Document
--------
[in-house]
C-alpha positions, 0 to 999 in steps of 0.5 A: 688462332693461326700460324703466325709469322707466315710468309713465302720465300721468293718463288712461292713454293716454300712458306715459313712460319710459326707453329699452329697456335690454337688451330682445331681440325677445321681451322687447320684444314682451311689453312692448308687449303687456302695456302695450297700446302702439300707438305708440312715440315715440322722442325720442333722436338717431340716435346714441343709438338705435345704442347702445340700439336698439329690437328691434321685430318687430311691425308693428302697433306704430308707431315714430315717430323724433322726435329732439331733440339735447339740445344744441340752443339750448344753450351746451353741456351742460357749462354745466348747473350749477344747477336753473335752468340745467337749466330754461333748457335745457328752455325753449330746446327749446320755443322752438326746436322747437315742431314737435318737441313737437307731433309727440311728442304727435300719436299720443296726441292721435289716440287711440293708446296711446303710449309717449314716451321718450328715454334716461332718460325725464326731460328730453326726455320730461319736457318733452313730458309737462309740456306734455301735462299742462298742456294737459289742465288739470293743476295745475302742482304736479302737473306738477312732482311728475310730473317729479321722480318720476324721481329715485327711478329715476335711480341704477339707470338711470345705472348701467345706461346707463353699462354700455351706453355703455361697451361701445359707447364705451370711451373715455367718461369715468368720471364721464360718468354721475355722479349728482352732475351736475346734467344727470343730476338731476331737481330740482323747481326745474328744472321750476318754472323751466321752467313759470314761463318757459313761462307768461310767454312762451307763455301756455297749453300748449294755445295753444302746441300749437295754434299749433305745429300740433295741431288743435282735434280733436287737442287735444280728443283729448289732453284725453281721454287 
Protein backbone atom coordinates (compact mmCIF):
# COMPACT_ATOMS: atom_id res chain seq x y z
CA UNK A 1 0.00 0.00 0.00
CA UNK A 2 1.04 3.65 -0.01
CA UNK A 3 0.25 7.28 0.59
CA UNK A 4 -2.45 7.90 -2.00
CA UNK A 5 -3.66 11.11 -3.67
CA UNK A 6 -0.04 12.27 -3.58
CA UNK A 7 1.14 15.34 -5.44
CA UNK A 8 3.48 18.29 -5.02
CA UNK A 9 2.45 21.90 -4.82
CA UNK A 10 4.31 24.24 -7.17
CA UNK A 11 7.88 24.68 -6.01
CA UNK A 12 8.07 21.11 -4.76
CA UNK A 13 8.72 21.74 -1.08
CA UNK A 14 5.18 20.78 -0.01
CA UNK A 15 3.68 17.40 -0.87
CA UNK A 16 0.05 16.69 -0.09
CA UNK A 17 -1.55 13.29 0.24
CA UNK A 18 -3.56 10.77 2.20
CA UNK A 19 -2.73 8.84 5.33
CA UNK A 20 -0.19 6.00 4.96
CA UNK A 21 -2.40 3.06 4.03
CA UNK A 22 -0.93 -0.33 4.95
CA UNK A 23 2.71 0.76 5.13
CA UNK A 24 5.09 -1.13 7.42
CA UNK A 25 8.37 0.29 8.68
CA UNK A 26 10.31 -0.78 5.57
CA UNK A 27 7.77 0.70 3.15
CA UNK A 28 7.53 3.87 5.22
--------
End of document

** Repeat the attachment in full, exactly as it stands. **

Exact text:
[in-house]
C-alpha positions, 0 to 999 in steps of 0.5 A: 688462332693461326700460324703466325709469322707466315710468309713465302720465300721468293718463288712461292713454293716454300712458306715459313712460319710459326707453329699452329697456335690454337688451330682445331681440325677445321681451322687447320684444314682451311689453312692448308687449303687456302695456302695450297700446302702439300707438305708440312715440315715440322722442325720442333722436338717431340716435346714441343709438338705435345704442347702445340700439336698439329690437328691434321685430318687430311691425308693428302697433306704430308707431315714430315717430323724433322726435329732439331733440339735447339740445344744441340752443339750448344753450351746451353741456351742460357749462354745466348747473350749477344747477336753473335752468340745467337749466330754461333748457335745457328752455325753449330746446327749446320755443322752438326746436322747437315742431314737435318737441313737437307731433309727440311728442304727435300719436299720443296726441292721435289716440287711440293708446296711446303710449309717449314716451321718450328715454334716461332718460325725464326731460328730453326726455320730461319736457318733452313730458309737462309740456306734455301735462299742462298742456294737459289742465288739470293743476295745475302742482304736479302737473306738477312732482311728475310730473317729479321722480318720476324721481329715485327711478329715476335711480341704477339707470338711470345705472348701467345706461346707463353699462354700455351706453355703455361697451361701445359707447364705451370711451373715455367718461369715468368720471364721464360718468354721475355722479349728482352732475351736475346734467344727470343730476338731476331737481330740482323747481326745474328744472321750476318754472323751466321752467313759470314761463318757459313761462307768461310767454312762451307763455301756455297749453300748449294755445295753444302746441300749437295754434299749433305745429300740433295741431288743435282735434280733436287737442287735444280728443283729448289732453284725453281721454287 
Protein backbone atom coordinates (compact mmCIF):
# COMPACT_ATOMS: atom_id res chain seq x y z
CA UNK A 1 0.00 0.00 0.00
CA UNK A 2 1.04 3.65 -0.01
CA UNK A 3 0.25 7.28 0.59
CA UNK A 4 -2.45 7.90 -2.00
CA UNK A 5 -3.66 11.11 -3.67
CA UNK A 6 -0.04 12.27 -3.58
CA UNK A 7 1.14 15.34 -5.44
CA UNK A 8 3.48 18.29 -5.02
CA UNK A 9 2.45 21.90 -4.82
CA UNK A 10 4.31 24.24 -7.17
CA UNK A 11 7.88 24.68 -6.01
CA UNK A 12 8.07 21.11 -4.76
CA UNK A 13 8.72 21.74 -1.08
CA UNK A 14 5.18 20.78 -0.01
CA UNK A 15 3.68 17.40 -0.87
CA UNK A 16 0.05 16.69 -0.09
CA UNK A 17 -1.55 13.29 0.24
CA UNK A 18 -3.56 10.77 2.20
CA UNK A 19 -2.73 8.84 5.33
CA UNK A 20 -0.19 6.00 4.96
CA UNK A 21 -2.40 3.06 4.03
CA UNK A 22 -0.93 -0.33 4.95
CA UNK A 23 2.71 0.76 5.13
CA UNK A 24 5.09 -1.13 7.42
CA UNK A 25 8.37 0.29 8.68
CA UNK A 26 10.31 -0.78 5.57
CA UNK A 27 7.77 0.70 3.15
CA UNK A 28 7.53 3.87 5.22